Everything You Need to Know About Cash Flow Management from yaydohorku's blog

Why is cash flow management important?

We probably don't need to explain that money makes the entrepreneurial  world go ‘round. Without available cash to cover your running costs and overheads, your business is dead in the water. Money flowing in and out is  called your cash flow, and it is vitally important that you track and analyze this, in order to make smart financial decisions that make your money work for you.

A cash flow analysis allows you to analyze the liquidity position of the company and gives a snapshot of the amount of cash coming into the business (inflows) and amount flowing out (outflows). Smaller businesses  are often very dependent on their monthly inflow in order to cover running costs and overhead,  meaning that positive cash flow and proper cash flow management is vital. Let’s dive in.

 What are the 3 types of cash flows? 

There are three basic sources of revenue that can flow into your business.

  1. Operating cash flow: Simply put, this is money that you receive from selling your goods or services, versus  the money that you spend keeping your doors open. A company whose income exceeds its operating expenses is cash flow positive.

  2. Investing cash flow: Cash flow from investing activities refers to funds received from any  long-term investments, e.g. buying shares in another company or startup.  When those shares are later sold for a profit, this money contributes to your business inflow.

  3. Financing cash flow: Some companies sell ownership shares to investors to raise money for operating expenses.  For some startups, financing cash flow will play a more significant role than operating cash flow in the company’s overall cash flow management.

How Can You Increase Cash Flow?

There are a number of  short-term and effective strategies that you can implement in order to immediately improve your cash flow.  Consider the following:

  1. Negotiate better terms with your supplies, and see if it’s possible to get a bulk discount.

  2. Re-examine your costing and manufacturing process. Make sure that your costing is realistic and that your production process is lean.

  3. Incentivize early payment from clients, and make sure to chase those late payments. Your money should be in the bank working for you, not in somebody else's account.

  4. Cut down on ‘nice-to-haves’ in the office. Do you really need catered lunches?

  5. Rethink your big office space, especially now that remote and hybrid work models are becoming the norm.

  6. Know and understand your yearly cash-flow cycles, and prepare for quieter times. When a shortfall is on the way, you can identify it well in advance and take the necessary steps now to avoid it. Experts like OCFO utilize top tools and approaches to help you forecast money in and money out. In times of excess, cash can be invested smartly.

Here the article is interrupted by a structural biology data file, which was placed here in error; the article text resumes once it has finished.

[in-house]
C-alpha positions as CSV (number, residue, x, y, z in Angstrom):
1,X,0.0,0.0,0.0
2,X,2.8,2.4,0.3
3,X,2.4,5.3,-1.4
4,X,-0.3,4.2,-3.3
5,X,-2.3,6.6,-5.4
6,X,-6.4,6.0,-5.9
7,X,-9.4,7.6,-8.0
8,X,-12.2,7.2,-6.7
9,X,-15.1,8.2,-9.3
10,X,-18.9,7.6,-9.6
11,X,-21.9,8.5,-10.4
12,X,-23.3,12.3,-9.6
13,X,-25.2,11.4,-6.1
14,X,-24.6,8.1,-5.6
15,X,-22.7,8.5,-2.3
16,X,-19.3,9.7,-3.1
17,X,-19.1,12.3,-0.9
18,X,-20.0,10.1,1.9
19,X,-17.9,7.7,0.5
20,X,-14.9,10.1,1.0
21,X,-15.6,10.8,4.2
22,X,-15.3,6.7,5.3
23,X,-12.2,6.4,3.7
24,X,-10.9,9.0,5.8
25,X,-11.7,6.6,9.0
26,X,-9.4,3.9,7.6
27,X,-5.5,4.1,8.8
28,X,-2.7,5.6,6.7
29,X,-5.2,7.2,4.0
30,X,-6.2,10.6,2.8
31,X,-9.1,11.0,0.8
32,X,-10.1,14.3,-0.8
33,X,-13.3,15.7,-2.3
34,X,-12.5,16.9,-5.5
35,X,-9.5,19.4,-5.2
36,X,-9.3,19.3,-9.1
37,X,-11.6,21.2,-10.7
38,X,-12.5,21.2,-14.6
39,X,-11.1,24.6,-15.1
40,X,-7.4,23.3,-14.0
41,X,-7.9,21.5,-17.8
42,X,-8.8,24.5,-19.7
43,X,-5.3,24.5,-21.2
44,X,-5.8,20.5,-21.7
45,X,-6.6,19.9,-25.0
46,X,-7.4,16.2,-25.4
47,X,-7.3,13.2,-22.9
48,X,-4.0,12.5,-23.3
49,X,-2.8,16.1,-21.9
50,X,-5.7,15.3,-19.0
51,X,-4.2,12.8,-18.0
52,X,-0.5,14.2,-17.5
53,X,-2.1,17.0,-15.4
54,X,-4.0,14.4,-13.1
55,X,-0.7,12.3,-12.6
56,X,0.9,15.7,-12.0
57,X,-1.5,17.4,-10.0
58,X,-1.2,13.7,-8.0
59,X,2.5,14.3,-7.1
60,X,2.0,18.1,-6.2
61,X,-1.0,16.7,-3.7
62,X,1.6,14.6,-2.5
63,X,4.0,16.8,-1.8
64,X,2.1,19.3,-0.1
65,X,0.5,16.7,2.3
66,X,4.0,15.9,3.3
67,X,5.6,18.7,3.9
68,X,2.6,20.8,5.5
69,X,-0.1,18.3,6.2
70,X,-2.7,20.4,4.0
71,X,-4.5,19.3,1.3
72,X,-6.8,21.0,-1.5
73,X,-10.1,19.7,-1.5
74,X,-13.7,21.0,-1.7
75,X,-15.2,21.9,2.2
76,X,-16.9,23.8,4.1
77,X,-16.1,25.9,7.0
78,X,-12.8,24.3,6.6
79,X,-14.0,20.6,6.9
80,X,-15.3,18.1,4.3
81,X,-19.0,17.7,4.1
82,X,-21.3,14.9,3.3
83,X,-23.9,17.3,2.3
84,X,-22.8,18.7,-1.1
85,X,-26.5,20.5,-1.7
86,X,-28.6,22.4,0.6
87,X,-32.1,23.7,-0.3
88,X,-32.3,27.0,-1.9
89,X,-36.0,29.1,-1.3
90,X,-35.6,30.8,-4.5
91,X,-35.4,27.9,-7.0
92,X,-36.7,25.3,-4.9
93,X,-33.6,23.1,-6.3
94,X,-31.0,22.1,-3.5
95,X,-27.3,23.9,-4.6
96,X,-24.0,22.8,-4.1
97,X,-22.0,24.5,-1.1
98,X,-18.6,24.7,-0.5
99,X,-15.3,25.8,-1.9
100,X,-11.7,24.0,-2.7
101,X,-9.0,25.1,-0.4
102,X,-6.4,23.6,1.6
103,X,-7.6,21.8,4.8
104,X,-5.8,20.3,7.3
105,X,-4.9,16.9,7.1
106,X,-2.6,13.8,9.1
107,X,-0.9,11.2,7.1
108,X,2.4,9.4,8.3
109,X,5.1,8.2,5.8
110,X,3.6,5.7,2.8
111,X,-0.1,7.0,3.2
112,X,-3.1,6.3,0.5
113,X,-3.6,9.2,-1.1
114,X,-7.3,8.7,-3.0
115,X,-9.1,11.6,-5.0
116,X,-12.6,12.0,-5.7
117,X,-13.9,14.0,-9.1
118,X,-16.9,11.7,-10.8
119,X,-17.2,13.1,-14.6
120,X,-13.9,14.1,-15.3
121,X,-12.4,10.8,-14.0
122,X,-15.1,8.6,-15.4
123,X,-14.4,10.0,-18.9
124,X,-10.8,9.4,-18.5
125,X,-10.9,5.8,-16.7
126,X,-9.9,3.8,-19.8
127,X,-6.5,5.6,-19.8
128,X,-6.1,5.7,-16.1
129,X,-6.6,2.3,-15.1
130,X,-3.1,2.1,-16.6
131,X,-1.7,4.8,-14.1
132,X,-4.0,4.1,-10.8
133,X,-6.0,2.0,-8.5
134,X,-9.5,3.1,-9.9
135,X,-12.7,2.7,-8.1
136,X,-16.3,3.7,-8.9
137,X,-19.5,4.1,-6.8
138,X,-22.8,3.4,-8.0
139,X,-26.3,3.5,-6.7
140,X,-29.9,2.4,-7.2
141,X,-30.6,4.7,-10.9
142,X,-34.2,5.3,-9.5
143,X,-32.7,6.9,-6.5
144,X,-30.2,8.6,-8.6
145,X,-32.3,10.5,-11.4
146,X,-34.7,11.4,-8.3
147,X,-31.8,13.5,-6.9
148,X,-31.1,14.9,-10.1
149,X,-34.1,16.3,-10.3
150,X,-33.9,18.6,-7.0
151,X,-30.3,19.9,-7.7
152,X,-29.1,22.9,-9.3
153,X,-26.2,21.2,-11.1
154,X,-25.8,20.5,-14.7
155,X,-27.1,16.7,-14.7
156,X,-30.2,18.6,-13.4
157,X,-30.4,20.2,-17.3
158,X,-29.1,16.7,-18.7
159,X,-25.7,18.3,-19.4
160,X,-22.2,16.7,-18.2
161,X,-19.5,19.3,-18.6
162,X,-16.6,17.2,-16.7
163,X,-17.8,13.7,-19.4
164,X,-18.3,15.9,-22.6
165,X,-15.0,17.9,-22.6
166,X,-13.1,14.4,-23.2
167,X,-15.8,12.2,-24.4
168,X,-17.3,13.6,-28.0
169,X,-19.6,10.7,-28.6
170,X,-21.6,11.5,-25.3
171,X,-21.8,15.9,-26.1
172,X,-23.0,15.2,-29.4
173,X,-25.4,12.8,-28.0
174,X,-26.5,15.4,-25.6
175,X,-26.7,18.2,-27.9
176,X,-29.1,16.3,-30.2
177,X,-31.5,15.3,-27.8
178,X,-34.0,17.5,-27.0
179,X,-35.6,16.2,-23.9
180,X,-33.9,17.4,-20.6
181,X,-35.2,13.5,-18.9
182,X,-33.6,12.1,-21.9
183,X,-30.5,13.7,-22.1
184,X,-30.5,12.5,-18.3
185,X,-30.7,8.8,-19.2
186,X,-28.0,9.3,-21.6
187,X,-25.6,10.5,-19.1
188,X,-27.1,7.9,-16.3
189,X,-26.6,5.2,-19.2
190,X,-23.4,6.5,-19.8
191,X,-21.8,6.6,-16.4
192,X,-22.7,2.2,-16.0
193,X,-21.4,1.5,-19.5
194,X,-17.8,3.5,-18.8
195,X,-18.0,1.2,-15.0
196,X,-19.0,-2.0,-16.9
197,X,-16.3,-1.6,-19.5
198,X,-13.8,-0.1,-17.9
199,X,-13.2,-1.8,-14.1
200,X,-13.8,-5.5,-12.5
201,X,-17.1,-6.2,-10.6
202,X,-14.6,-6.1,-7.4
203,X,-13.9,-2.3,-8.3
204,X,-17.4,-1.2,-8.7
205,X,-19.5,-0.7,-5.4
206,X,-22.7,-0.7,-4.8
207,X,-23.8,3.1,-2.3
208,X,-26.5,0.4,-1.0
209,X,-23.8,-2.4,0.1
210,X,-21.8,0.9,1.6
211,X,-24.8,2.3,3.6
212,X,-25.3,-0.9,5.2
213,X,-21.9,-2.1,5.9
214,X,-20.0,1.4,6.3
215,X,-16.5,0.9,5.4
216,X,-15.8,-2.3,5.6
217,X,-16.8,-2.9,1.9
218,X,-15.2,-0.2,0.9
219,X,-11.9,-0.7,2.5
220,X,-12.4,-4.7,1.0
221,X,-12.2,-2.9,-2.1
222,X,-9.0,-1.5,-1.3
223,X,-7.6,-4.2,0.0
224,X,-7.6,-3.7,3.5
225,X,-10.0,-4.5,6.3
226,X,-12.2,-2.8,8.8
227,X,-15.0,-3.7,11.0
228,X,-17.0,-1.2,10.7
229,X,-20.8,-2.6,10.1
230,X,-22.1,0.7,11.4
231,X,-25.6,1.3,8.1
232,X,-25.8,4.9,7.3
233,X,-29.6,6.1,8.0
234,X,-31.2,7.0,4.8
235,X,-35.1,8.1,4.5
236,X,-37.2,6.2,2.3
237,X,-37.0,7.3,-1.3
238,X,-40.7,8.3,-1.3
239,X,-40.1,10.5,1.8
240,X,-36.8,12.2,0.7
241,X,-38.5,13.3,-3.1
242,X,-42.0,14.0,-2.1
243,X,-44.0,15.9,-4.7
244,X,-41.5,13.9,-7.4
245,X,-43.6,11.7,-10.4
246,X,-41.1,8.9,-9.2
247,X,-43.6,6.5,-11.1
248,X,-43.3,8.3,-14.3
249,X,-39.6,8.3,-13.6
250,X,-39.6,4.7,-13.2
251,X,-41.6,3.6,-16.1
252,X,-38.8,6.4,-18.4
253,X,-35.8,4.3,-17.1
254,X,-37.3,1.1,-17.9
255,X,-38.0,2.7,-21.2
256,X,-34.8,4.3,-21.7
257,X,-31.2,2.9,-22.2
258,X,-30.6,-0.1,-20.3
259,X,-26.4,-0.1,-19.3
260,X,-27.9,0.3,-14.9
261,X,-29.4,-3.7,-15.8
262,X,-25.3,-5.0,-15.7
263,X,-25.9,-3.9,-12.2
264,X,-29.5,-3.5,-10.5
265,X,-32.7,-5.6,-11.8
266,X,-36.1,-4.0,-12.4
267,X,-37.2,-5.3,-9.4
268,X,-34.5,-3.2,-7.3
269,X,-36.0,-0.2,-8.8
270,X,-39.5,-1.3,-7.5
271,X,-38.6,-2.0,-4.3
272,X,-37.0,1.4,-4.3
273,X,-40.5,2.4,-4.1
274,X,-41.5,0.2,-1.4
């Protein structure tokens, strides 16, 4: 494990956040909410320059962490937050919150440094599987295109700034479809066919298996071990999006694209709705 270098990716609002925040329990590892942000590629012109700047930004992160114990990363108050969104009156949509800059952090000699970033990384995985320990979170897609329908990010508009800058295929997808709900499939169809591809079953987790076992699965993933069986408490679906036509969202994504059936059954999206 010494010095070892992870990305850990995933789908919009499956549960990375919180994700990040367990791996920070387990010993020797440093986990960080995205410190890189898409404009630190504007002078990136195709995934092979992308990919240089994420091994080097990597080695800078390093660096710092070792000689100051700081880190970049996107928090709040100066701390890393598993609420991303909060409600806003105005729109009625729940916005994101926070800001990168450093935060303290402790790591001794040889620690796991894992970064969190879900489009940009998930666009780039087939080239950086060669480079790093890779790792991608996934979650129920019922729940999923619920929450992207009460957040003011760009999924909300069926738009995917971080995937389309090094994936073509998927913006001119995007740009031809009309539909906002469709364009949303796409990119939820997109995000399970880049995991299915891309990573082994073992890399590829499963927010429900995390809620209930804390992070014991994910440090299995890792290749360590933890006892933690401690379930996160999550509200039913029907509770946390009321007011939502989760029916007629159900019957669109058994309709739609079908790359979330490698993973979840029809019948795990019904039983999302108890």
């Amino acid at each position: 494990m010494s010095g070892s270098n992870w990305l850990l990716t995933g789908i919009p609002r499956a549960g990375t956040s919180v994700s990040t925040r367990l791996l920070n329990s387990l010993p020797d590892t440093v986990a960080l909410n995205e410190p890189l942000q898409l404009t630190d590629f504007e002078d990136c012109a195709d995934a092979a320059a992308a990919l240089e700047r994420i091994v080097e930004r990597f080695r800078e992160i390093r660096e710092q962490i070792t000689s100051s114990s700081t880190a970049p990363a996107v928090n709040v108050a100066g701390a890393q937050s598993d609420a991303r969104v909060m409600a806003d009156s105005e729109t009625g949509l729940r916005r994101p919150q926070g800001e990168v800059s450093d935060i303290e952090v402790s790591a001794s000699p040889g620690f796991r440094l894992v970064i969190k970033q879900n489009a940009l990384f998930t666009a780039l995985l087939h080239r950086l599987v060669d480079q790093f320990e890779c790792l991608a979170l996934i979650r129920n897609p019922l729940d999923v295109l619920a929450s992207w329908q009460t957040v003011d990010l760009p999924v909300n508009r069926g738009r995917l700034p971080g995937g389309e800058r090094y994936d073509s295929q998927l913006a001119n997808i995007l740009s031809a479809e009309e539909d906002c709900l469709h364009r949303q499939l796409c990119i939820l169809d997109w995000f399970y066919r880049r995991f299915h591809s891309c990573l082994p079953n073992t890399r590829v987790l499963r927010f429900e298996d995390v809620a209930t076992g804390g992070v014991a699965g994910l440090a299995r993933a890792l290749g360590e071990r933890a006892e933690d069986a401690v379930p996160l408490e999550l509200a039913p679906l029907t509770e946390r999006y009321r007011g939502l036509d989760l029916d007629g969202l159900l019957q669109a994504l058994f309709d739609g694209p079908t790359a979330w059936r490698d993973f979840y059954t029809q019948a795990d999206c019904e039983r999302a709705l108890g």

7. Call in the financial experts to assist with cash flow projections  and effective cash management

Now that you've increased the cash flow and kept yourself liquid, it's just as important to manage that liquidity to your advantage. If you do not have the experience or the in-house expertise on tap, consider getting the experts on call, like OCFO, to advise you on yourcash flow management.

Getting in the OCFO Experts to help you manage your cash flow smartly

Growth sucks cash – that’s the number one law of entrepreneurial gravity. As you grow, there will be a bigger and bigger ask of your available resources, while managing everything becomes ever more complex. As an entrepreneur, your job is to focus on growing the company, while a dedicated Outsourced  CFO gives you the clarity to make the right calls as you power towards the next milestones. For instance, periods of high profitability and liquidity events (fundraises, exits) can lead to excess money in the bank. Make smart cash allocations  and manage your cash flow with ease, led by the insight and experience of a CFO who has handled large sums before.

All business owners will want to avoid cash flow problems. However, due to their size and ability to access financial resources, SMEs are often disproportionately affected by negative cash flow. Careful management of cash flows and attention to liquidity will see your business through any crisis. Contact OCFO, we have the experts and the tools tohelp you analyze your cash flow situation, and plan for future liquidity.

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